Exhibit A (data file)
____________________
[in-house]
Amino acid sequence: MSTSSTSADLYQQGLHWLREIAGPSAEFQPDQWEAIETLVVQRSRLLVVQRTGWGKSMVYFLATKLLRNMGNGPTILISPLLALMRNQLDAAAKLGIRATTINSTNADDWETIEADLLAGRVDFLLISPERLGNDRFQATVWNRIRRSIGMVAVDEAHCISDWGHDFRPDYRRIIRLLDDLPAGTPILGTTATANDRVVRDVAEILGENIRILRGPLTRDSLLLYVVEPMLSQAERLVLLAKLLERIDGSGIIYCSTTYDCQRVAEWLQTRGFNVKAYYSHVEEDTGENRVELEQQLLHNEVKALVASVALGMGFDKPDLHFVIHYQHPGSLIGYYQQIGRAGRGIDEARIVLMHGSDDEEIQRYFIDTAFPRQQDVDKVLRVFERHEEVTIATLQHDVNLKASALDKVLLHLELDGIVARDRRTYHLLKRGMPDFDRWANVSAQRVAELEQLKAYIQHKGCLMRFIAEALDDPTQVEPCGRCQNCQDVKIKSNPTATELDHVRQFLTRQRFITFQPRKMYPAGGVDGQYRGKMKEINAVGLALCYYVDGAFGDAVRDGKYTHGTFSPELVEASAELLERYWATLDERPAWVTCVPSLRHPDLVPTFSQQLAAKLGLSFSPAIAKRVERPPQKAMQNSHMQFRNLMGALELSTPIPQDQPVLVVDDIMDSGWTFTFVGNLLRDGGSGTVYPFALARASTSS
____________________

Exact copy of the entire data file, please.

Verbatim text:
[in-house]
Amino acid sequence: MSTSSTSADLYQQGLHWLREIAGPSAEFQPDQWEAIETLVVQRSRLLVVQRTGWGKSMVYFLATKLLRNMGNGPTILISPLLALMRNQLDAAAKLGIRATTINSTNADDWETIEADLLAGRVDFLLISPERLGNDRFQATVWNRIRRSIGMVAVDEAHCISDWGHDFRPDYRRIIRLLDDLPAGTPILGTTATANDRVVRDVAEILGENIRILRGPLTRDSLLLYVVEPMLSQAERLVLLAKLLERIDGSGIIYCSTTYDCQRVAEWLQTRGFNVKAYYSHVEEDTGENRVELEQQLLHNEVKALVASVALGMGFDKPDLHFVIHYQHPGSLIGYYQQIGRAGRGIDEARIVLMHGSDDEEIQRYFIDTAFPRQQDVDKVLRVFERHEEVTIATLQHDVNLKASALDKVLLHLELDGIVARDRRTYHLLKRGMPDFDRWANVSAQRVAELEQLKAYIQHKGCLMRFIAEALDDPTQVEPCGRCQNCQDVKIKSNPTATELDHVRQFLTRQRFITFQPRKMYPAGGVDGQYRGKMKEINAVGLALCYYVDGAFGDAVRDGKYTHGTFSPELVEASAELLERYWATLDERPAWVTCVPSLRHPDLVPTFSQQLAAKLGLSFSPAIAKRVERPPQKAMQNSHMQFRNLMGALELSTPIPQDQPVLVVDDIMDSGWTFTFVGNLLRDGGSGTVYPFALARASTSS